Ethiopians have a really strong sense of community. We need to be around each other.
One of the traditional gestures of Ethiopian cuisine is the gursha,where you prepare a bite by hand and feed it to a person you’re diningwith. It’s a sign of love and respect. In non-pandemic times, Gihon is filledwith locals and their gurshas. Like all restaurants, they’ve felt the pandemic toll. It’s been touch and go. But Makonnen says they will carry on,whether here or elsewhere. Many newAmericans are already at risk for obvious reasons (lack of a social and familial safety net; wholly new sets of laws, customs, and social mores; increased nativism in the US) so the pandemic hit them especially hard. According to a congressional study from the Joint Economic Committee (JEC),“foreign-bornworkers also are concentrated in industries that experienced steeper increases in unemployment as a result of the coronavirus recession, such as accommodation and food services. Approximately one-in-five foreign-bornworkers lost their jobs between February and April 2020.” It’s not just entry-level jobs. In 2017, Nation’s Restaurant News reported that 29 percent of all restaurant and hotel owners are foreign born,more than double the 14-percent figure for all businesses. According to the JEC, in the beginning of the pandemic, foreign-born business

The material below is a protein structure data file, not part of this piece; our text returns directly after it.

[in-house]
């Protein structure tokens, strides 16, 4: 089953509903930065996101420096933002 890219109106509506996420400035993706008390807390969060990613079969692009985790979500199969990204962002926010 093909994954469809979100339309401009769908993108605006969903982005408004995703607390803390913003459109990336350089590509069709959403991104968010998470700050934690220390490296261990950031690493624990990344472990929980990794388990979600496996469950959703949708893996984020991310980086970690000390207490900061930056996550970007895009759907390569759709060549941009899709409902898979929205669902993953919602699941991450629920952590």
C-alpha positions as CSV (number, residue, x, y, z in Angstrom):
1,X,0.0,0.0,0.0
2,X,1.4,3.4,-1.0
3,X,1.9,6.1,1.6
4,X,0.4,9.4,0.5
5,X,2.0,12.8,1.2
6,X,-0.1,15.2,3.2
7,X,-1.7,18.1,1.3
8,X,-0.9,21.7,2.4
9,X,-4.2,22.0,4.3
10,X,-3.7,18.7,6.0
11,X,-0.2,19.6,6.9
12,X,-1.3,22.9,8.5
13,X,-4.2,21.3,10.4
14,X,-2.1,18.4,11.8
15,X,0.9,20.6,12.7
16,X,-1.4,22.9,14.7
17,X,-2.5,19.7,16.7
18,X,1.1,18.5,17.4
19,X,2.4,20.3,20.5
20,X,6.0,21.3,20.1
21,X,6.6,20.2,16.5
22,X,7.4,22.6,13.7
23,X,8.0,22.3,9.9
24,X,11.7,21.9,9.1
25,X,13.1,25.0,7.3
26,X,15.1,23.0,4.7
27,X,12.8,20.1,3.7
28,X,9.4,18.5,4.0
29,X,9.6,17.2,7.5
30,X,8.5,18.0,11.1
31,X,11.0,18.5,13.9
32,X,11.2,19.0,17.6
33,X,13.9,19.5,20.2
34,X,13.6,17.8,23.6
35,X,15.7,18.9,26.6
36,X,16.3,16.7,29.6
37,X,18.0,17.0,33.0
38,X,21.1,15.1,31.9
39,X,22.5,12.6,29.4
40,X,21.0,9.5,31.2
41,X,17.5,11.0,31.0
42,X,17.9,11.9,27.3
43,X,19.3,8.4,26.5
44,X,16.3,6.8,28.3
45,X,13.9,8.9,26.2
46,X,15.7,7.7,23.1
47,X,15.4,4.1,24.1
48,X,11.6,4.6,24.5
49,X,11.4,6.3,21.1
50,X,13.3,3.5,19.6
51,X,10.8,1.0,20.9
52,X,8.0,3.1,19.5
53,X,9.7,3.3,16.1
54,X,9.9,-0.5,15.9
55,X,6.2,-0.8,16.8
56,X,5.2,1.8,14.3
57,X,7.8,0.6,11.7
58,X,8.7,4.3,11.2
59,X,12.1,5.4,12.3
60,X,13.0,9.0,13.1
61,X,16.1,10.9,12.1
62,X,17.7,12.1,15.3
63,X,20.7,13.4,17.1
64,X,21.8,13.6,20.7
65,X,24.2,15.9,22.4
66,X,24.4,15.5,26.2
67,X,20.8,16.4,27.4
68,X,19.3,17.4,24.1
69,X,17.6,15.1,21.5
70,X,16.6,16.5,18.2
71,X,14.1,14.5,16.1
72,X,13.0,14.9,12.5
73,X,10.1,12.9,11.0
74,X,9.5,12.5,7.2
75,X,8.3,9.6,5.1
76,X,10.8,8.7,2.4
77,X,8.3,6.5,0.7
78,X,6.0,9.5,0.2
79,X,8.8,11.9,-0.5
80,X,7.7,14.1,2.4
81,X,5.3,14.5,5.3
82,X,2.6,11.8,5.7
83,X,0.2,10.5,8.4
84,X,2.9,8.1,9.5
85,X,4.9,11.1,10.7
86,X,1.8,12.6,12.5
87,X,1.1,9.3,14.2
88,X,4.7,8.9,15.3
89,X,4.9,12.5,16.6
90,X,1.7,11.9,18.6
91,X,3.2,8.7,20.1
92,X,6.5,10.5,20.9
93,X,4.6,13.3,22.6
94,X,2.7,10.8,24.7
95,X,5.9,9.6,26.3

ownership fell by 36 percent. Overall, business ownership fell 22 percent. Gustavo Tonella nearly became part of those statistics. “My first jobwas at the drive-thru window at Jack in the Box,” says Tonella,who now owns Doggos Gus. “My Englishwas worse, but the restaurant culture made everything easy.You make tips every day; many
ABOVE: A spread of Ethiopian specialities from Gihon, including injera, tibs, and doro wot. OPPOSITE: Gustavo Tonella, owner of Doggos Gus in Imperial Beach,
times you get free food. After your shift you have a beer with the cooks.My coworkers ended up being my friends, roommates, and groomsmen.” Tonella immigrated fromMexicali in his 20s,working his way through restaurants as a busser, cook, expeditor, server, every rank in the chain—all while getting a degree in marketing fromCal State San Marcos.“In Mexicali,we have hot dogs on every corner just like we have tacos here,”he says.“Mymomwould take me to the hot dog guy around the corner from our house every week. He was there for 16 years.When he diedwe were all devastated.” In 2010, Tonella launched his own catering company with Sonoran-style hot dogs—bacon-wrapped dogs in brioche buns, toppedwith micro-feasts (the“Carnitas,” for
which serves Sonoran-style hot dogs and micheladas.
APR I L 2021
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